Workers to DOLE: ‘We were fired for taking holidays’
MANILA, Philippines—Saying they were dismissed from their jobs just because they marked Labor Day and other public holidays, 24 union leaders from a Laguna-based company had their heads shaved as a form of protest in front of the Department of Labor and Employment (DOLE) main office in Intramuros, Manila, on Monday.
The officers of the NXP Semiconductors Cabuyao Inc. Workers’ Union said they were fired after the management accused them of launching illegal strikes on April 9, 17, 18 and May 1. They maintained that the company did not have the right to do that since the said dates were all regular holidays declared by the DOLE.
NXP is one of the biggest manufacturers of electronic components in the country and a supplier to top brands like Apple and Asus.
The union president, Reden Alcantara, said the labor department had been vocal about punishing employers who violate laws on regular holidays, but it’s the workers like them who ended up paying a heavy price for choosing to spend those holidays with their families.
In a statement posted on its website, the NXP said that the dismissal of the 24 union leaders on May 5 was not a decision it made lightly.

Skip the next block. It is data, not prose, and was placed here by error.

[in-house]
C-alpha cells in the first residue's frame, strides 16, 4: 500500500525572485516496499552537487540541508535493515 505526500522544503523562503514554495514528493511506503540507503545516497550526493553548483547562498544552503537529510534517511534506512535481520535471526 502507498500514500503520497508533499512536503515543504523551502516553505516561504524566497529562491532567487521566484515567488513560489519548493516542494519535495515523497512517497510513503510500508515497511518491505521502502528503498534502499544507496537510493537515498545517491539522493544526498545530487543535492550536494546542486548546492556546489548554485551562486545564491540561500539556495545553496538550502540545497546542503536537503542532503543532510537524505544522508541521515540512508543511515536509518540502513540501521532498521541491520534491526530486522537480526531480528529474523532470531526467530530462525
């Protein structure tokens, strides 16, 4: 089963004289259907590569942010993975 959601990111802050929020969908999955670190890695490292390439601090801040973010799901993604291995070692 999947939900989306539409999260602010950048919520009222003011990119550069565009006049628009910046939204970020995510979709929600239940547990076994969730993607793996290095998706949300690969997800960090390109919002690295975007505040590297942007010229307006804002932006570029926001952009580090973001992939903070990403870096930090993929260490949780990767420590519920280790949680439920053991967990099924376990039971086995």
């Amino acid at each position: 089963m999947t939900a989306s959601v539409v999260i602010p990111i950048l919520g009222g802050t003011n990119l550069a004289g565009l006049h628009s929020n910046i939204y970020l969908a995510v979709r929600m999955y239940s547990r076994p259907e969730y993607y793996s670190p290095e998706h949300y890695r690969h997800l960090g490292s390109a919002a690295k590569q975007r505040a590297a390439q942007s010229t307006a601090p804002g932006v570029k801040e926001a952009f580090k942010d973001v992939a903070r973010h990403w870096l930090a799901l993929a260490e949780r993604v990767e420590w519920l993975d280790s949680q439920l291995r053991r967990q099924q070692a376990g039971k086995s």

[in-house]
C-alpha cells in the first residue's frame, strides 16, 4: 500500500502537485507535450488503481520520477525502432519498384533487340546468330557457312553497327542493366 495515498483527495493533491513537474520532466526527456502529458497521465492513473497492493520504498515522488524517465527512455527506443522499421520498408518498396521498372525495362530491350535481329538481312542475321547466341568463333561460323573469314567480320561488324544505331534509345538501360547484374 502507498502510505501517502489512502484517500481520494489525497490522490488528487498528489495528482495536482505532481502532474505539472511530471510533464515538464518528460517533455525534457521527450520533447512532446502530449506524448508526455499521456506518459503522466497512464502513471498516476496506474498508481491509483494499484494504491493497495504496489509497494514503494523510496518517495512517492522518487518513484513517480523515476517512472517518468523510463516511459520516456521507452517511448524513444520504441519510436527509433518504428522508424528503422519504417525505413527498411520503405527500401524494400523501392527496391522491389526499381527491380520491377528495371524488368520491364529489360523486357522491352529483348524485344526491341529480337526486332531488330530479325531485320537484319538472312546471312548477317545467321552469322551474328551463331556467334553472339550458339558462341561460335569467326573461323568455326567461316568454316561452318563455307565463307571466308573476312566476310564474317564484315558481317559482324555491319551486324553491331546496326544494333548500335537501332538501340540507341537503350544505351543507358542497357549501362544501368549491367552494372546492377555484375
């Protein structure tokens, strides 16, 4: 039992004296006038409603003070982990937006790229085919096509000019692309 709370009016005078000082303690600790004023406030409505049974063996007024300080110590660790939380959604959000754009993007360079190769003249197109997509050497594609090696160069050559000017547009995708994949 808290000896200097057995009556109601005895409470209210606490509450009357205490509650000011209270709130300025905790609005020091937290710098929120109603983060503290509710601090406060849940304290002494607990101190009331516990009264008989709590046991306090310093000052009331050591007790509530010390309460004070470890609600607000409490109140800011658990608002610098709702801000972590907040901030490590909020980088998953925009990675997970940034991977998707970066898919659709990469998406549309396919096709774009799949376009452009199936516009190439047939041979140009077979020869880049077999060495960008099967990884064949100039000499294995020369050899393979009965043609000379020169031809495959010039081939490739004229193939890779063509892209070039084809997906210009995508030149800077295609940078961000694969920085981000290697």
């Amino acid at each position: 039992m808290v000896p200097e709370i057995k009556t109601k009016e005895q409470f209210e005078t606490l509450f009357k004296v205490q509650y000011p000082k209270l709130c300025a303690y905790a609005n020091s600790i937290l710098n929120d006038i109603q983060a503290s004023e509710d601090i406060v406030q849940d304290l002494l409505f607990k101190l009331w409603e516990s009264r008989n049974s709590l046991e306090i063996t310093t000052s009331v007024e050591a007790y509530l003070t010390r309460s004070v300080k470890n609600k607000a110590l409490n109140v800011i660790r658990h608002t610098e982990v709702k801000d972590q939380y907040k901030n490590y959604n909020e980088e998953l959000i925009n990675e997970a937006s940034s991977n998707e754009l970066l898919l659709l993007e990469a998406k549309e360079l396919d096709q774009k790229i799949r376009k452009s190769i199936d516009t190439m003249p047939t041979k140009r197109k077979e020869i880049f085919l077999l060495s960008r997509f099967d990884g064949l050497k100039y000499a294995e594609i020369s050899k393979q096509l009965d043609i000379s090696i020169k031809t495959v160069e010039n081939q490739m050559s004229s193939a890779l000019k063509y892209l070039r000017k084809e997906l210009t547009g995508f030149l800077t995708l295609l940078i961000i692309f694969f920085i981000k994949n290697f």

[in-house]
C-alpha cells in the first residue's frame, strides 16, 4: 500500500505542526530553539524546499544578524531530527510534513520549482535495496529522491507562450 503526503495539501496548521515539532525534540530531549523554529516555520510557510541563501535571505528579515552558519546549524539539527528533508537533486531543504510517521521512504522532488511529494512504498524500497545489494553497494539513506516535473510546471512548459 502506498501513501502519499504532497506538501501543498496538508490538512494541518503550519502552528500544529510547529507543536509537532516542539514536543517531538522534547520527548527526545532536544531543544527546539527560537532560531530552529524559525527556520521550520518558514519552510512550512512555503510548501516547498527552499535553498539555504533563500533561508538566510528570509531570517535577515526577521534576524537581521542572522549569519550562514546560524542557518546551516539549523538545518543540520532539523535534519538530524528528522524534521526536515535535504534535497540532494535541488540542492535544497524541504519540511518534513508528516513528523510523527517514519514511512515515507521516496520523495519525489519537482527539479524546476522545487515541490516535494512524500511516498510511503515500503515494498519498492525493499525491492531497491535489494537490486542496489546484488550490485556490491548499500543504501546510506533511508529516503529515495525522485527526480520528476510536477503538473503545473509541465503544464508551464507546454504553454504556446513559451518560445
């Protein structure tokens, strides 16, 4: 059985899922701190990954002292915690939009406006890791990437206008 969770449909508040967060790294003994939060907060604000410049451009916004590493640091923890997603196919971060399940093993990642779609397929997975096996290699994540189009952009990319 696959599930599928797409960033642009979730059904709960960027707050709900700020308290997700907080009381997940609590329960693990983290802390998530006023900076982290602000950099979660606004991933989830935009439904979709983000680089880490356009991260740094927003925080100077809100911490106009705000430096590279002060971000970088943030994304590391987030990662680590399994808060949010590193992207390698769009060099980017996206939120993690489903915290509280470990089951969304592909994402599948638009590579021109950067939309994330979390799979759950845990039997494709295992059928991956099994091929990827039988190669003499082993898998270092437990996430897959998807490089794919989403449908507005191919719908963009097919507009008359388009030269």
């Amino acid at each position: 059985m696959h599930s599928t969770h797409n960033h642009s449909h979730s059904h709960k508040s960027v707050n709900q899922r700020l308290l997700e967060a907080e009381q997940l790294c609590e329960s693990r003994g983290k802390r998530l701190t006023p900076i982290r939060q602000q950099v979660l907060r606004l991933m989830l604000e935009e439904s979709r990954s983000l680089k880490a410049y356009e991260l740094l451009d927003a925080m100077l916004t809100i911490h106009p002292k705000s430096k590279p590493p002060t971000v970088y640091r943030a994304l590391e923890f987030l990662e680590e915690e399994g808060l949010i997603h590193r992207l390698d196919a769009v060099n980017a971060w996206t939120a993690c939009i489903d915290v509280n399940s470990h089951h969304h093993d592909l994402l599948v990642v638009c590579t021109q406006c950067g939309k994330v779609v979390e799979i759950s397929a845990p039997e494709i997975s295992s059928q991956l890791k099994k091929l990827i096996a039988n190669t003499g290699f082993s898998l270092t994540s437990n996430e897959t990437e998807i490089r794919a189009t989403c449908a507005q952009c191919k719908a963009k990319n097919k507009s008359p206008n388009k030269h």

“We weighed all of our options and felt that this was the only way forward, given the illegal action and disruptive behavior of the workers union. We are more than open to come to a mutual agreement with the union and all those involved as soon as possible,” the statement read.
The company added that the employees were dismissed for “encouraging union employees to be absent from work without leave on three separate occasions in April.”
It also explained that the law clearly states that a company may ask its employees to work on public holidays, provided that they will be paid double.
“On the said occasions, employee absenteeism spiked sharply, which impacted our output and our ability to serve our customers,” the statement read.
But Alcantara said these rules did not give the company the right to “accuse union leaders of illegal strike on the basis of the number of those who did not go to work.”
“The company has not filed any such case against workers in the past, proof that its motives for making this accusation are malicious,” he said.
The militant Kilusang Mayo Uno (KMU), which supports the union, said the dismissal stemmed from the management’s refusal to heed the demands of workers in the ongoing collective bargaining agreement (CBA) negotiations.
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